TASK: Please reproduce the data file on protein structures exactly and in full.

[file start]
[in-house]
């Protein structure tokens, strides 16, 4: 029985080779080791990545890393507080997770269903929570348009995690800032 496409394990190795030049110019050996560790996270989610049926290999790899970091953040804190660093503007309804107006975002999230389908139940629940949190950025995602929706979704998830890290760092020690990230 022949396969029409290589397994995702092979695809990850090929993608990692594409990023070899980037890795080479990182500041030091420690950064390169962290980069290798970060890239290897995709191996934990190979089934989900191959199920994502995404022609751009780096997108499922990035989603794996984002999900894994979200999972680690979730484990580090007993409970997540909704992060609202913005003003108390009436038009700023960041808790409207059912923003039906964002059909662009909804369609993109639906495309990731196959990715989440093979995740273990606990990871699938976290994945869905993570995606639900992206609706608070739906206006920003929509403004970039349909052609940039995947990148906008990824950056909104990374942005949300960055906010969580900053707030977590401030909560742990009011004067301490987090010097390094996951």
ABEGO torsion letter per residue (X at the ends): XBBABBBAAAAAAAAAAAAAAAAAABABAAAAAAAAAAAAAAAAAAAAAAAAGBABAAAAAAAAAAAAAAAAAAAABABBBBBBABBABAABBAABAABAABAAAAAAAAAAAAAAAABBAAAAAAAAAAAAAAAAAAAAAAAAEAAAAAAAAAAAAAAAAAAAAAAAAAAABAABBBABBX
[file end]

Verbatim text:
[in-house]
């Protein structure tokens, strides 16, 4: 029985080779080791990545890393507080997770269903929570348009995690800032 496409394990190795030049110019050996560790996270989610049926290999790899970091953040804190660093503007309804107006975002999230389908139940629940949190950025995602929706979704998830890290760092020690990230 022949396969029409290589397994995702092979695809990850090929993608990692594409990023070899980037890795080479990182500041030091420690950064390169962290980069290798970060890239290897995709191996934990190979089934989900191959199920994502995404022609751009780096997108499922990035989603794996984002999900894994979200999972680690979730484990580090007993409970997540909704992060609202913005003003108390009436038009700023960041808790409207059912923003039906964002059909662009909804369609993109639906495309990731196959990715989440093979995740273990606990990871699938976290994945869905993570995606639900992206609706608070739906206006920003929509403004970039349909052609940039995947990148906008990824950056909104990374942005949300960055906010969580900053707030977590401030909560742990009011004067301490987090010097390094996951």
ABEGO torsion letter per residue (X at the ends): XBBABBBAAAAAAAAAAAAAAAAAABABAAAAAAAAAAAAAAAAAAAAAAAAGBABAAAAAAAAAAAAAAAAAAAABABBBBBBABBABAABBAABAABAABAAAAAAAAAAAAAAAABBAAAAAAAAAAAAAAAAAAAAAAAAEAAAAAAAAAAAAAAAAAAAAAAAAAAABAABBBABBX